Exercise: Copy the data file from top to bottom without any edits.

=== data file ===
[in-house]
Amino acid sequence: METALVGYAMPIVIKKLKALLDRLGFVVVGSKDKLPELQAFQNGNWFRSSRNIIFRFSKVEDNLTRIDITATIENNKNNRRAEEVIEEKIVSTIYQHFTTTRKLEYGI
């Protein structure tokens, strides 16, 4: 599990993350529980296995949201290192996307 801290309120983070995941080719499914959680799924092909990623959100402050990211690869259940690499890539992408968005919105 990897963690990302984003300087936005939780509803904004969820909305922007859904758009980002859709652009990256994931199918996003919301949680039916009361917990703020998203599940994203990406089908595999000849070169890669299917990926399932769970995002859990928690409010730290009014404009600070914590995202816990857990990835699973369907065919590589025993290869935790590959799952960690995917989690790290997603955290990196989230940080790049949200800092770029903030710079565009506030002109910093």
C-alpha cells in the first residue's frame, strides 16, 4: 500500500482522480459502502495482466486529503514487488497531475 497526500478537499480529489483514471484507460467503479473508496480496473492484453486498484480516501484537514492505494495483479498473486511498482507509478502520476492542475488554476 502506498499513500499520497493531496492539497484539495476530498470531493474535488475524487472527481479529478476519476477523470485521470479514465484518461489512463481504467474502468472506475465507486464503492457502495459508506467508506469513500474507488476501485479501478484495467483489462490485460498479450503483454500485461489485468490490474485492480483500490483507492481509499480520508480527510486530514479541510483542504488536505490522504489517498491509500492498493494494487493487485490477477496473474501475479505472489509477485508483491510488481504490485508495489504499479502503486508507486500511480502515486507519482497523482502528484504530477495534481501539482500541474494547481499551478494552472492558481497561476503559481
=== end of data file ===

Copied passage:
[in-house]
Amino acid sequence: METALVGYAMPIVIKKLKALLDRLGFVVVGSKDKLPELQAFQNGNWFRSSRNIIFRFSKVEDNLTRIDITATIENNKNNRRAEEVIEEKIVSTIYQHFTTTRKLEYGI
């Protein structure tokens, strides 16, 4: 599990993350529980296995949201290192996307 801290309120983070995941080719499914959680799924092909990623959100402050990211690869259940690499890539992408968005919105 990897963690990302984003300087936005939780509803904004969820909305922007859904758009980002859709652009990256994931199918996003919301949680039916009361917990703020998203599940994203990406089908595999000849070169890669299917990926399932769970995002859990928690409010730290009014404009600070914590995202816990857990990835699973369907065919590589025993290869935790590959799952960690995917989690790290997603955290990196989230940080790049949200800092770029903030710079565009506030002109910093």
C-alpha cells in the first residue's frame, strides 16, 4: 500500500482522480459502502495482466486529503514487488497531475 497526500478537499480529489483514471484507460467503479473508496480496473492484453486498484480516501484537514492505494495483479498473486511498482507509478502520476492542475488554476 502506498499513500499520497493531496492539497484539495476530498470531493474535488475524487472527481479529478476519476477523470485521470479514465484518461489512463481504467474502468472506475465507486464503492457502495459508506467508506469513500474507488476501485479501478484495467483489462490485460498479450503483454500485461489485468490490474485492480483500490483507492481509499480520508480527510486530514479541510483542504488536505490522504489517498491509500492498493494494487493487485490477477496473474501475479505472489509477485508483491510488481504490485508495489504499479502503486508507486500511480502515486507519482497523482502528484504530477495534481501539482500541474494547481499551478494552472492558481497561476503559481